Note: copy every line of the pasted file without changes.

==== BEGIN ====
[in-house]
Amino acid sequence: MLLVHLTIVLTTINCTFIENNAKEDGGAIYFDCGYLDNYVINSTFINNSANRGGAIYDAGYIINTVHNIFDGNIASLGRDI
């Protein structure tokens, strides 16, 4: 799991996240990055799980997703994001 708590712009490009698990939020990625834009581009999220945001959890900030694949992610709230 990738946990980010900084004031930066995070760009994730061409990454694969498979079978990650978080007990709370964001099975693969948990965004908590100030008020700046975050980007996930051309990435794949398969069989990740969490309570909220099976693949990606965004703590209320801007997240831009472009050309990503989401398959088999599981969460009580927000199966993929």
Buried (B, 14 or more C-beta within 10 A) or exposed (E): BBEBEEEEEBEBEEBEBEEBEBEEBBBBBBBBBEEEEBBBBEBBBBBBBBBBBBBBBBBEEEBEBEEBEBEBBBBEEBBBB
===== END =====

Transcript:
[in-house]
Amino acid sequence: MLLVHLTIVLTTINCTFIENNAKEDGGAIYFDCGYLDNYVINSTFINNSANRGGAIYDAGYIINTVHNIFDGNIASLGRDI
């Protein structure tokens, strides 16, 4: 799991996240990055799980997703994001 708590712009490009698990939020990625834009581009999220945001959890900030694949992610709230 990738946990980010900084004031930066995070760009994730061409990454694969498979079978990650978080007990709370964001099975693969948990965004908590100030008020700046975050980007996930051309990435794949398969069989990740969490309570909220099976693949990606965004703590209320801007997240831009472009050309990503989401398959088999599981969460009580927000199966993929």
Buried (B, 14 or more C-beta within 10 A) or exposed (E): BBEBEEEEEBEBEEBEBEEBEBEEBBBBBBBBBEEEEBBBBEBBBBBBBBBBBBBBBBBEEEBEBEEBEBEBBBBEEBBBB